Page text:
by Janet Tortorici McGraw
Like so many of humanity’s great cultures, the Sicilian diaspora gives religious weight (pardon the expression) to the communal meal. The family would populate my Grandmother’s small basement apartment with forty people. Aunts, uncles, cousins, spouses, “great” and “grand” offspring… all laughing loudly with a joy only family can share.
Hovering over the stove for a whiff of something special was customary. Grabbing a taste was socially acceptable… until I was scolded by Aunt Rose. Those times are gone but the food stays on as a part of the greatest legacy in our lives. My sister, Janet, has a catalog of specialties. Here is an all-time favorite. One is never enough! – J.T.
Bigger is not better! Buy firm artichokes about the size of your fist.
With a sharp knife, cut the tops so it is flat. Then rinse under cold water and bang on sink to open the leaves for stuffing.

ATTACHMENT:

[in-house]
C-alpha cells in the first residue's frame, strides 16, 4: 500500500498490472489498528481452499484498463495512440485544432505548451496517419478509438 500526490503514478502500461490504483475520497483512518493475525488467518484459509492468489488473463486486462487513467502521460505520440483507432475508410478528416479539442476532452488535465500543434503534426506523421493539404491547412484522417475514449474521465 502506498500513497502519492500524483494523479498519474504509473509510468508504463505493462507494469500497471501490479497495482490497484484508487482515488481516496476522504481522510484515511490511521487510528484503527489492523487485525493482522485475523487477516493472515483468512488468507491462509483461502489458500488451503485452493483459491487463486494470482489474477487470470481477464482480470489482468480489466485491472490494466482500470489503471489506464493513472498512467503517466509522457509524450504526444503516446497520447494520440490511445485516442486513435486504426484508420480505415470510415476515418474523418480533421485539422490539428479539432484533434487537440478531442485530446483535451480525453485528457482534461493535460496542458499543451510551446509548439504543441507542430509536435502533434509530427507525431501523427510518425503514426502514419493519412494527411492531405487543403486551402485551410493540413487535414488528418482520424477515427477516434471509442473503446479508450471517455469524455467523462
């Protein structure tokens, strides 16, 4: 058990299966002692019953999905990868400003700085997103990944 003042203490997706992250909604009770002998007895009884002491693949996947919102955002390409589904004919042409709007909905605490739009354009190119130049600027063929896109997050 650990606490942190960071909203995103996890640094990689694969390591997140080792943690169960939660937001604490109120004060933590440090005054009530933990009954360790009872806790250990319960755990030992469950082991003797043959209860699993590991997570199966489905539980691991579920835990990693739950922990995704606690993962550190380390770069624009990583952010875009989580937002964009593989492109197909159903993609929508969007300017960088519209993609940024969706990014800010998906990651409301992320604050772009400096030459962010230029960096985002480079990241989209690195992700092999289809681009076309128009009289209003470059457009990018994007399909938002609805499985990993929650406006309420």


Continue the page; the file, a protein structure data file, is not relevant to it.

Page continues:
Don’t bother with measuring cups. Use a mound of PLAIN bread crumbs and equal parmesean/romano cheese with garlic powder and S&P to taste. Remember cheese and bacon are salty.
I prefer maple flavored bacon. Cut the strips into small pieces.
Shove the bacon all around the inside of the artichoke; about every other leaf. Get as far to the center as possible.
Put in heavy pot large enough to hold artichokes without over crowding. They will expand in size when stuffed. Drizzle olive oil over the tops letting it wet the bread crumbs. Fill pot half way up with water. Bring to boil on stove top then cover and simmer with lid. They will burn on the bottom if flame is too high. Artichokes are done when inner leaf easily pulls out; about 30-45 minutes.